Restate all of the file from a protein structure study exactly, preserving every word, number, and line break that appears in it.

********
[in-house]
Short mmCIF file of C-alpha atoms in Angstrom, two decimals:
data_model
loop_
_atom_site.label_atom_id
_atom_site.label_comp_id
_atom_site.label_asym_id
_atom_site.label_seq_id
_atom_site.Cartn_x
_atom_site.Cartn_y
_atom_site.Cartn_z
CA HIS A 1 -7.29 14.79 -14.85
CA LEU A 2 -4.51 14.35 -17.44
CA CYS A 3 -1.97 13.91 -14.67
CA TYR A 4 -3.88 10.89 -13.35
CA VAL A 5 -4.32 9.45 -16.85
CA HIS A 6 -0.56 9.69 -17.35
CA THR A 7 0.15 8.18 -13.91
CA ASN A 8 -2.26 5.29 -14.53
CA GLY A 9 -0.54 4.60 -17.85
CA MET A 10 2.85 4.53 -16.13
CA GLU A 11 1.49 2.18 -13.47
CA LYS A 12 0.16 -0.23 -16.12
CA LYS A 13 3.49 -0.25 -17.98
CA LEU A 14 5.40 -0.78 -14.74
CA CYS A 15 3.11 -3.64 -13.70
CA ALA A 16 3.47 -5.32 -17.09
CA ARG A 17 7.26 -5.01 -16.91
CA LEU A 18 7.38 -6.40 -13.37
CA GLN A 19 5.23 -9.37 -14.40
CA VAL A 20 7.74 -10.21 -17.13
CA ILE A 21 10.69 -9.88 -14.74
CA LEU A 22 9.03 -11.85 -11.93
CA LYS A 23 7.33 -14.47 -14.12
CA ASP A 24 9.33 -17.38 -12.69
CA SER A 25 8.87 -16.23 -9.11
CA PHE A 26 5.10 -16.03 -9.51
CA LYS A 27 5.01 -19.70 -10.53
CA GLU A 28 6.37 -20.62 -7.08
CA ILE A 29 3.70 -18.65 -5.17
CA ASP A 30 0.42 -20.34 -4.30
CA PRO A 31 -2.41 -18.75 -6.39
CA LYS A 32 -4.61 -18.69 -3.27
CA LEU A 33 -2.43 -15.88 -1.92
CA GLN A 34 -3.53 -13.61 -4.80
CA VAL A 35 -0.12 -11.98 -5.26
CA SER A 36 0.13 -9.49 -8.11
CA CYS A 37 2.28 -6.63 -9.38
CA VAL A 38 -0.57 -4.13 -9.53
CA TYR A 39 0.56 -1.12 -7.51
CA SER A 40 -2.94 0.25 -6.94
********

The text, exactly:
[in-house]
Short mmCIF file of C-alpha atoms in Angstrom, two decimals:
data_model
loop_
_atom_site.label_atom_id
_atom_site.label_comp_id
_atom_site.label_asym_id
_atom_site.label_seq_id
_atom_site.Cartn_x
_atom_site.Cartn_y
_atom_site.Cartn_z
CA HIS A 1 -7.29 14.79 -14.85
CA LEU A 2 -4.51 14.35 -17.44
CA CYS A 3 -1.97 13.91 -14.67
CA TYR A 4 -3.88 10.89 -13.35
CA VAL A 5 -4.32 9.45 -16.85
CA HIS A 6 -0.56 9.69 -17.35
CA THR A 7 0.15 8.18 -13.91
CA ASN A 8 -2.26 5.29 -14.53
CA GLY A 9 -0.54 4.60 -17.85
CA MET A 10 2.85 4.53 -16.13
CA GLU A 11 1.49 2.18 -13.47
CA LYS A 12 0.16 -0.23 -16.12
CA LYS A 13 3.49 -0.25 -17.98
CA LEU A 14 5.40 -0.78 -14.74
CA CYS A 15 3.11 -3.64 -13.70
CA ALA A 16 3.47 -5.32 -17.09
CA ARG A 17 7.26 -5.01 -16.91
CA LEU A 18 7.38 -6.40 -13.37
CA GLN A 19 5.23 -9.37 -14.40
CA VAL A 20 7.74 -10.21 -17.13
CA ILE A 21 10.69 -9.88 -14.74
CA LEU A 22 9.03 -11.85 -11.93
CA LYS A 23 7.33 -14.47 -14.12
CA ASP A 24 9.33 -17.38 -12.69
CA SER A 25 8.87 -16.23 -9.11
CA PHE A 26 5.10 -16.03 -9.51
CA LYS A 27 5.01 -19.70 -10.53
CA GLU A 28 6.37 -20.62 -7.08
CA ILE A 29 3.70 -18.65 -5.17
CA ASP A 30 0.42 -20.34 -4.30
CA PRO A 31 -2.41 -18.75 -6.39
CA LYS A 32 -4.61 -18.69 -3.27
CA LEU A 33 -2.43 -15.88 -1.92
CA GLN A 34 -3.53 -13.61 -4.80
CA VAL A 35 -0.12 -11.98 -5.26
CA SER A 36 0.13 -9.49 -8.11
CA CYS A 37 2.28 -6.63 -9.38
CA VAL A 38 -0.57 -4.13 -9.53
CA TYR A 39 0.56 -1.12 -7.51
CA SER A 40 -2.94 0.25 -6.94